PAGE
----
A phrase that gets thrown around a lot is “jaded senior”, referring to seniors that have lost the enthusiasm of Olin after 4 years. Everyone seems to imagine all these jaded seniors grumbling and mumbling about everything because they don’t like what they have to do or they don’t like that the classes are being taught differently than we were, or that all the first-years seem like overconfident young pricks (no offense first-years! Keep reading!) who have no idea what they’re getting into. As a senior, I have a whole bunch of opinions about Olin. Some of my thoughts have been negative, and others have been positive, but I realized that I haven’t thought about who I was when I was a first year in a long time. So I tried.
After interacting with some of the members of the Class of 2019, I realized something. I had nearly completely forgotten all of the experiences I had freshman year, and my sophomore year memories weren’t far behind. The energy and the effort I put into my Design Nature hopper was long gone and all that’s left is the story I tell on tours. I can’t remember how much that story adheres to the original. I don’t even remember the course material of Modeling and Simulation or Modeling and Control (now called “An Introduction to Sensors, Instrumentation, and Measurement”). In my later classes too, I can’t even begin to recall the late nights deriving systems of equations in Advanced Classical Mechanics, or how I went about programming a robotic tugboat in LabView for Fundamentals of Robotics. All of my underclassman experiences are somewhere deep in my memory, barely accessible, but some of those memories I remember being very groundbreaking for me. My Fundamentals of Robotics class, for example, was the class that convinced me to major in Engineering with Robotics. Software Design taught me that although I couldn’t code well, it was something that I wanted to learn for the experience and background. All I remember are that these classes were important to me, and some of the challenges I faced seem very silly. But I can barely remember them because I never stopped to think about it.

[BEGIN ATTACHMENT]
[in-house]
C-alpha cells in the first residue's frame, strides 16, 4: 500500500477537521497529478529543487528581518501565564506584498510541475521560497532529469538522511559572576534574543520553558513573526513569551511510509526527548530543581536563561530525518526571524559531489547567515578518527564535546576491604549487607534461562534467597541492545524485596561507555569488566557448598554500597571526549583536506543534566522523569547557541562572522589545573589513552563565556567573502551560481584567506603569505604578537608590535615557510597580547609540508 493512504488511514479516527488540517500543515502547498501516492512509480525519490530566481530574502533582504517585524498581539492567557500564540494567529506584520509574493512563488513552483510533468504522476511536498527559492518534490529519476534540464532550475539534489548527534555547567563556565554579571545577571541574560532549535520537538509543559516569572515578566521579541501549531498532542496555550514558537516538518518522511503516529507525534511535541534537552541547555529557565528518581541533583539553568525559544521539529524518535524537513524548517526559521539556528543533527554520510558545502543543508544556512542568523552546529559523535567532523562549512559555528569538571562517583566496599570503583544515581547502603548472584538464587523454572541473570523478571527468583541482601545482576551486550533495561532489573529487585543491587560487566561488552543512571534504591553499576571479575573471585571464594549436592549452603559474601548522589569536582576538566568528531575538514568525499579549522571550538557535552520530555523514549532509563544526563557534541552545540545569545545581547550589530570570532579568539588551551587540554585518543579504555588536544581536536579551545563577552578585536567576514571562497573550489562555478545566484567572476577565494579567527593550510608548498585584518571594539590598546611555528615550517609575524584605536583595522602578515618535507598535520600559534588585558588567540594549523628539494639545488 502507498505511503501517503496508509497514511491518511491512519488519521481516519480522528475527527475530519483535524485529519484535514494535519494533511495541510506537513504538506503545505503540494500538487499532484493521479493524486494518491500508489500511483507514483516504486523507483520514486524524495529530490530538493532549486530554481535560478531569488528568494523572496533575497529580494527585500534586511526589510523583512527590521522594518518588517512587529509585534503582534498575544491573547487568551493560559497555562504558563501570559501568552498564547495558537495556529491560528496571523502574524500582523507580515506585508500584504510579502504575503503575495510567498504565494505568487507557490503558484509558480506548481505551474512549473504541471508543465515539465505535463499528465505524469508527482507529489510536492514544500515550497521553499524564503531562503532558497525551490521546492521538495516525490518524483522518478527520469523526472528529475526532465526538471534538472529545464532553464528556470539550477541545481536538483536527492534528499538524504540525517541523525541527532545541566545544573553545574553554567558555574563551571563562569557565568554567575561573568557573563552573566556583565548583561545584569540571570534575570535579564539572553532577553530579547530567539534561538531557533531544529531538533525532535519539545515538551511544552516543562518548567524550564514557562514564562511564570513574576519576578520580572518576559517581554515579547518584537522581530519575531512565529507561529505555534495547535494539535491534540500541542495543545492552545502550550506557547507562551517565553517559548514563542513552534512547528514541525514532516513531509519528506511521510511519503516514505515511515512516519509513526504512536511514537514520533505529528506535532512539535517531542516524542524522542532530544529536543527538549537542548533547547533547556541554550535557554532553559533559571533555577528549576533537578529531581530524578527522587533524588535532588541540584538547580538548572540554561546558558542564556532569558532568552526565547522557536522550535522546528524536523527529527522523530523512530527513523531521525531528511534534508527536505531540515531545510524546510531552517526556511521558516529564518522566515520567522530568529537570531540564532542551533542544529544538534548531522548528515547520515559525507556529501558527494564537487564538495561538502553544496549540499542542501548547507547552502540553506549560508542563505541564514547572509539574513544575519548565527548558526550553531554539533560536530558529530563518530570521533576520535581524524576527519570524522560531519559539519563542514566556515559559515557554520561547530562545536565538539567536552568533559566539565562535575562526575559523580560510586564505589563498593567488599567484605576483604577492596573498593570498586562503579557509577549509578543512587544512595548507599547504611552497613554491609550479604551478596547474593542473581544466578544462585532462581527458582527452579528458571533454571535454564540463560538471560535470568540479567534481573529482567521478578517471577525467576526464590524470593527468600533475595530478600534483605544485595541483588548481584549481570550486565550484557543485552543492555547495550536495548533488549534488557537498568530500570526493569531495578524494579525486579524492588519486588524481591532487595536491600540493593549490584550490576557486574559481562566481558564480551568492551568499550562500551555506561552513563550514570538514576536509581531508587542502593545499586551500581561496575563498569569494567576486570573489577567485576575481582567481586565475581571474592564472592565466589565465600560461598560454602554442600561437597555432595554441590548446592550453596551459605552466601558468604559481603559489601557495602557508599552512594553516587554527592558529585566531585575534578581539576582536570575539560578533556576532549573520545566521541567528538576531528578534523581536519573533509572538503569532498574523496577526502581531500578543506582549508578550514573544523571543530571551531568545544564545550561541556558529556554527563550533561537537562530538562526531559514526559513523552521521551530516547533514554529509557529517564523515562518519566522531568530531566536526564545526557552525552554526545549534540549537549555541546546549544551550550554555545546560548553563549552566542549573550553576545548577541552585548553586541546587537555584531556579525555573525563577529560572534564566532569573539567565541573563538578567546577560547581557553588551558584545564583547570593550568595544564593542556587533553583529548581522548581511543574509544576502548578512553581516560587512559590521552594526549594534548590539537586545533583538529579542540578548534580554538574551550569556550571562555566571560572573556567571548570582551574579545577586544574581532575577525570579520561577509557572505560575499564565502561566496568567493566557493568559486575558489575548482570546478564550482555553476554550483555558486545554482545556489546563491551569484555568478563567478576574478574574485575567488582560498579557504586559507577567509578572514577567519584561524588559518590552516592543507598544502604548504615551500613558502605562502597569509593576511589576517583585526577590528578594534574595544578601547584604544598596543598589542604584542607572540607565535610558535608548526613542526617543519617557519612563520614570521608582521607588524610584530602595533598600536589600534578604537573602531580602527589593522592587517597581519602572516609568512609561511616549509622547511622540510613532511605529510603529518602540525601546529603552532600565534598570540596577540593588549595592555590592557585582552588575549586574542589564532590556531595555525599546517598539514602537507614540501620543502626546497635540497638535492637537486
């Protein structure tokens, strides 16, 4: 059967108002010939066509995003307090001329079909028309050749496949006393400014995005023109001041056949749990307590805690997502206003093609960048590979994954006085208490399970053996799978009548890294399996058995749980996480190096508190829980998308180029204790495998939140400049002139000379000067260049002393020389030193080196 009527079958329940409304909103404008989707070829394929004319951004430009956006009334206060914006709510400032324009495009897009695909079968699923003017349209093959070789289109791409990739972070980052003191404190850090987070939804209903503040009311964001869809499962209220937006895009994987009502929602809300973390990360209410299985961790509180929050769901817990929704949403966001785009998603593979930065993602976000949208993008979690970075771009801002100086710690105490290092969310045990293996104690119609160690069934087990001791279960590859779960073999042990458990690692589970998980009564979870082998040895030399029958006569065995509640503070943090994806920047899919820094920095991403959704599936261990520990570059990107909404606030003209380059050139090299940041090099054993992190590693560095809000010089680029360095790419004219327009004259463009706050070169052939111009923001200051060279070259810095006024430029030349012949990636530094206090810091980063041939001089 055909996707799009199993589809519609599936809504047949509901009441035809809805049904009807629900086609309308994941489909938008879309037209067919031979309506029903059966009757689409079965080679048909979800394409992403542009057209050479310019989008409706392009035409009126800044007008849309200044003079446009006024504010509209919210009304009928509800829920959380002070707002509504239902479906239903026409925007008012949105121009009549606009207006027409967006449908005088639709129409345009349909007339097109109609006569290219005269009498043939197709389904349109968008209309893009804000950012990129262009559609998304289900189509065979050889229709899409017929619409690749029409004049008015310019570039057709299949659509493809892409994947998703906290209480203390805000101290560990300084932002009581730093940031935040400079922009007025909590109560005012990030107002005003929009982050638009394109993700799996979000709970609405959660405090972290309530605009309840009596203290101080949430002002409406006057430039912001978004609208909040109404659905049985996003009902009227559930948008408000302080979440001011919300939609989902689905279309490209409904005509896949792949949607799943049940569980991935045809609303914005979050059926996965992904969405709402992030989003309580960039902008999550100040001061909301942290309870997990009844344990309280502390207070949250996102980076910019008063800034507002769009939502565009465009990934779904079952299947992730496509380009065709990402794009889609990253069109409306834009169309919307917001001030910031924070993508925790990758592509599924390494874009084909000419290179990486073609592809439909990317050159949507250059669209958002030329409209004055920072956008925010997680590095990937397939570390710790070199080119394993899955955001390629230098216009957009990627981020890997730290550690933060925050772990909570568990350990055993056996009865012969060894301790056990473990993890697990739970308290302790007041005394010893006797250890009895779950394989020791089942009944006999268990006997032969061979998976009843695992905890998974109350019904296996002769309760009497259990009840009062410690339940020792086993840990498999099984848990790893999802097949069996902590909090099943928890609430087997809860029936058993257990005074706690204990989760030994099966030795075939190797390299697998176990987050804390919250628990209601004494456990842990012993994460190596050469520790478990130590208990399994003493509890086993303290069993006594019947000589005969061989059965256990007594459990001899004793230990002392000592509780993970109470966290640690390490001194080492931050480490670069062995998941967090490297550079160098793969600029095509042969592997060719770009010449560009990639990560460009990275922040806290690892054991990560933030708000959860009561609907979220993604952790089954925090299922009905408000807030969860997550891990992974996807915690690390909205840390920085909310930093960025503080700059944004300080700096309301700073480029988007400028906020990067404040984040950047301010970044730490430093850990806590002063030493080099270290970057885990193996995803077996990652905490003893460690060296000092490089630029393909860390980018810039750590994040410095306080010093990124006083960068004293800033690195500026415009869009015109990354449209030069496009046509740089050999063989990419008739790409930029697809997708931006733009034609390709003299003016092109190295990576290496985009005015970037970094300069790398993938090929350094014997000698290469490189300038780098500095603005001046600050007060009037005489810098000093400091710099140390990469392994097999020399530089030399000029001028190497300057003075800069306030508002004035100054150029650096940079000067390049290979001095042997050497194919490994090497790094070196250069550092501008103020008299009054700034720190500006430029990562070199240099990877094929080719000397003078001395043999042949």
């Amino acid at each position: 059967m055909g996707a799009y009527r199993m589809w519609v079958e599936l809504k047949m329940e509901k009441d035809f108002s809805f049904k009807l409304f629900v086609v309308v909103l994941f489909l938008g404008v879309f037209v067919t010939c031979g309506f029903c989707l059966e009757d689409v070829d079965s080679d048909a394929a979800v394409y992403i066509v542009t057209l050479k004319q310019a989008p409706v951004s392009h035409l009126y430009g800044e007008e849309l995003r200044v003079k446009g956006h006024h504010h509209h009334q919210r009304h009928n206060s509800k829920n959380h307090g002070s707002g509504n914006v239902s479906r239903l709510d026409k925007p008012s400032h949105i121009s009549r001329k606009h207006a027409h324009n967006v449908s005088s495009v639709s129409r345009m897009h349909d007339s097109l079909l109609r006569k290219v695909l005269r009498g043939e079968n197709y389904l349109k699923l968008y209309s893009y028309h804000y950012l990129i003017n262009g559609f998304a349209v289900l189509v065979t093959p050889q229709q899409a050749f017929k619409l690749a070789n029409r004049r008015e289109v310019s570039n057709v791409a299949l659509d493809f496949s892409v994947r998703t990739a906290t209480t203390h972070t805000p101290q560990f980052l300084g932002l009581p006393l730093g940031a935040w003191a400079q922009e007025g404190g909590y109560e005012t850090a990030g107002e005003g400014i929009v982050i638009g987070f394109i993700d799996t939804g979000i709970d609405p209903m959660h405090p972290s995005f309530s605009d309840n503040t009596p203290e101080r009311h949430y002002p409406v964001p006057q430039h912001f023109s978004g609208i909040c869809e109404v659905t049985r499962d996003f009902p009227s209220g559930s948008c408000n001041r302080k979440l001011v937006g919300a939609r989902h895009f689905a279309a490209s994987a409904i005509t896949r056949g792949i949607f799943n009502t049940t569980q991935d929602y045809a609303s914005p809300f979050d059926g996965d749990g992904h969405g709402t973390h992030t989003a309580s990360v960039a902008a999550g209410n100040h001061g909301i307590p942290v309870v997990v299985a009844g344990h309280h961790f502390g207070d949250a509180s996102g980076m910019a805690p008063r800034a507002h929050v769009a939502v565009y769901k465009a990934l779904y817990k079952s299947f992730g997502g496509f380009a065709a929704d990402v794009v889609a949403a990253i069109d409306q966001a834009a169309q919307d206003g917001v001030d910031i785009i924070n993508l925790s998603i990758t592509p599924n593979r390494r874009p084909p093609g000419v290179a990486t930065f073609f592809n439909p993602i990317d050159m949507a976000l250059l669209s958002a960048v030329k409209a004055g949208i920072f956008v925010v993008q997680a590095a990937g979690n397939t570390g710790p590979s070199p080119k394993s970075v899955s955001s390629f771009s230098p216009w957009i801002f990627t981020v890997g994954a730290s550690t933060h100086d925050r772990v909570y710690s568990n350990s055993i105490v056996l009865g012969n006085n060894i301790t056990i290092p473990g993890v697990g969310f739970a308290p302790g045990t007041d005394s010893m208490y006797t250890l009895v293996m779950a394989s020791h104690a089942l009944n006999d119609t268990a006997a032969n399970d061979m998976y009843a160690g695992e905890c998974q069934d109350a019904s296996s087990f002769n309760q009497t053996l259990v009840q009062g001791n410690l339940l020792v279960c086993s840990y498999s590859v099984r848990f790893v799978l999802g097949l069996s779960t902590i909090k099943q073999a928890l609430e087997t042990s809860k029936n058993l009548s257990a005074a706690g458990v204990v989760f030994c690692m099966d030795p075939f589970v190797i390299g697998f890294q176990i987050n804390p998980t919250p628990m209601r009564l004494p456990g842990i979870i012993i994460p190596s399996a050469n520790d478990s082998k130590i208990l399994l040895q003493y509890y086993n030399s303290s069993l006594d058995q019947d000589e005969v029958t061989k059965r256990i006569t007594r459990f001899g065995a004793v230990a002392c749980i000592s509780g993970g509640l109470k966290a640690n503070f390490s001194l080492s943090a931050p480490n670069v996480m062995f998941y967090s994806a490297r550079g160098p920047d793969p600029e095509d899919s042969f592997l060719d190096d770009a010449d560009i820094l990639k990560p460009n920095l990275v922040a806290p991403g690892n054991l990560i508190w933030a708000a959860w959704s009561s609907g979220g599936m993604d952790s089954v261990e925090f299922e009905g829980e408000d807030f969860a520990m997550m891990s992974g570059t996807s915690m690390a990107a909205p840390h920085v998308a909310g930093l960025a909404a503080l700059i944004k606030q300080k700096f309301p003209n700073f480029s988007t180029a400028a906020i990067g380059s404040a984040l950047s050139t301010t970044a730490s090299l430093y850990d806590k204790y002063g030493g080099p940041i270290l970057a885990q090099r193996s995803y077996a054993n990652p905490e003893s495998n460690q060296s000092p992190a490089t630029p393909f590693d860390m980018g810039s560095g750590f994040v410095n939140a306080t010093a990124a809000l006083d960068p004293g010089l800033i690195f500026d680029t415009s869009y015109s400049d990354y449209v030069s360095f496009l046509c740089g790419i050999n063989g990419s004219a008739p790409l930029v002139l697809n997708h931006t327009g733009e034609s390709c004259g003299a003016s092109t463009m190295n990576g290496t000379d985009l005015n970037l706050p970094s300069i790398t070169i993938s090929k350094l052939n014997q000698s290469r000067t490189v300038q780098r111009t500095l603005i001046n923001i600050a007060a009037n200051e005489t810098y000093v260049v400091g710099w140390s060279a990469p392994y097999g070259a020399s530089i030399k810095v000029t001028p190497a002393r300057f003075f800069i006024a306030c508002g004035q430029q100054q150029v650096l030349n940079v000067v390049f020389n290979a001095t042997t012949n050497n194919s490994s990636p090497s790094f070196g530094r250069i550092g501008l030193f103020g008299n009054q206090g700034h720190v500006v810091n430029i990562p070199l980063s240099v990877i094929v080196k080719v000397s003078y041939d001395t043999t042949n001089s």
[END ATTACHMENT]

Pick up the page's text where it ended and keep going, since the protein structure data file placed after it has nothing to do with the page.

My first Olin project: my hopper.
I look at my classes and projects now, and I am amazed. Not at what I’m doing specifically, but at how far I’ve come, and how much I’ve changed. This semester, I’ve been working on things that first-year Alex would have no idea how to do. I’m working with a hacked Neato robot and getting it to draw pictures for my final project in Computational Robotics. Last semester, I 3D printed a robot that could get itself off the build plate, which you can read about here. And this school year, I’m in SCOPE, Olin’s senior capstone, where I’m working with LIMBS International to improve the stability of their prosthetic knee. Comparing my projects now to my projects in my first year, I’m amazed at how far I’ve come. I don’t know where I learned all of this stuff, but somehow, I seem to have made a lot of progress. I’ve learned how to analyze, prototype, and build full systems. I can actually program well now. Just trying to push away the haze and remember what challenges I faced nearly four years ago, and what challenges I’m facing now, really put into perspective how my Olin education has affected me, and how I’ve changed. When I came in as a first year, I was the overconfident young prick who had no idea what he was doing. I had a huge ego and thought I could take on any challenge, no matter what the cost. Now, I’ve learned what I’m good at and what I’m not so good at, and I know how to play to my strengths when tackling a problem to get the job done. I know that I have the experience to get things done well. Now, I know that I am an actual engineer.
My most recent Olin project: getting a Neato to draw pictures.
My reflection has made me re-evaluate the mentality toward Olin as a senior and appreciate my experiences because I can now see how far I’ve come. So I guess you could say my reflection saved me from turning into a “jaded senior”. Whether you are a college student like myself, a high school student interested in Olin, or someone, somewhere with a job and all that “grown-up” stuff (I’ll need to start thinking about becoming that soon), I encourage you to look at where you were three years ago, four years ago, to when you first started your job, first came into school as a first-year, and try to remember what you did. Remember what challenges you faced and how you solved them. Remember how excited you were about a new experience. Remember how little you knew what you were doing, and how much you know now. Don’t forget how far you’ve come.